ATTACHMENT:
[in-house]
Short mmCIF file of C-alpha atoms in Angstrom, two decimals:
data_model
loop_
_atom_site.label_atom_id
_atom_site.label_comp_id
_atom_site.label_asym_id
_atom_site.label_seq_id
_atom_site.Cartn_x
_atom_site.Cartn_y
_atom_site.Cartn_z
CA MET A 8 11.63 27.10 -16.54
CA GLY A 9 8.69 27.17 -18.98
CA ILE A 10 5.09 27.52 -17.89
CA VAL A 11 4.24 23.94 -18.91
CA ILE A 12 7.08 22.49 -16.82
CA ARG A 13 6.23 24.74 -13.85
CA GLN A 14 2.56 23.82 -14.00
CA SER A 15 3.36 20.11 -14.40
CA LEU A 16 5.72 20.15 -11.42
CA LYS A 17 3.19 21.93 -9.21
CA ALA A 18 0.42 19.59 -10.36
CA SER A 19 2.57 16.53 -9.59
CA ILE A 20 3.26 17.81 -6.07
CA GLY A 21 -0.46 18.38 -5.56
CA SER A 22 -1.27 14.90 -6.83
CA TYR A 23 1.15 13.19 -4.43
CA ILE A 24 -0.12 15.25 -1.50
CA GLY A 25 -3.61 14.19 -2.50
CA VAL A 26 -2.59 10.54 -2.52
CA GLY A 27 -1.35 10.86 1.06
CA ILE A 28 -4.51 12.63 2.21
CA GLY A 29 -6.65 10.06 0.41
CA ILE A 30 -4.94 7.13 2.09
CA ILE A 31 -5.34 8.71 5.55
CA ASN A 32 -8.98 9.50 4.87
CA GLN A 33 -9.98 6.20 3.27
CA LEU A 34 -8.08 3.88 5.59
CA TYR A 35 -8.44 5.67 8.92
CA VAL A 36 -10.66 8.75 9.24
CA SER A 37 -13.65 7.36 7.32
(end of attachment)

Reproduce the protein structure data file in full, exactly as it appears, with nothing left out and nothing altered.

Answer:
[in-house]
Short mmCIF file of C-alpha atoms in Angstrom, two decimals:
data_model
loop_
_atom_site.label_atom_id
_atom_site.label_comp_id
_atom_site.label_asym_id
_atom_site.label_seq_id
_atom_site.Cartn_x
_atom_site.Cartn_y
_atom_site.Cartn_z
CA MET A 8 11.63 27.10 -16.54
CA GLY A 9 8.69 27.17 -18.98
CA ILE A 10 5.09 27.52 -17.89
CA VAL A 11 4.24 23.94 -18.91
CA ILE A 12 7.08 22.49 -16.82
CA ARG A 13 6.23 24.74 -13.85
CA GLN A 14 2.56 23.82 -14.00
CA SER A 15 3.36 20.11 -14.40
CA LEU A 16 5.72 20.15 -11.42
CA LYS A 17 3.19 21.93 -9.21
CA ALA A 18 0.42 19.59 -10.36
CA SER A 19 2.57 16.53 -9.59
CA ILE A 20 3.26 17.81 -6.07
CA GLY A 21 -0.46 18.38 -5.56
CA SER A 22 -1.27 14.90 -6.83
CA TYR A 23 1.15 13.19 -4.43
CA ILE A 24 -0.12 15.25 -1.50
CA GLY A 25 -3.61 14.19 -2.50
CA VAL A 26 -2.59 10.54 -2.52
CA GLY A 27 -1.35 10.86 1.06
CA ILE A 28 -4.51 12.63 2.21
CA GLY A 29 -6.65 10.06 0.41
CA ILE A 30 -4.94 7.13 2.09
CA ILE A 31 -5.34 8.71 5.55
CA ASN A 32 -8.98 9.50 4.87
CA GLN A 33 -9.98 6.20 3.27
CA LEU A 34 -8.08 3.88 5.59
CA TYR A 35 -8.44 5.67 8.92
CA VAL A 36 -10.66 8.75 9.24
CA SER A 37 -13.65 7.36 7.32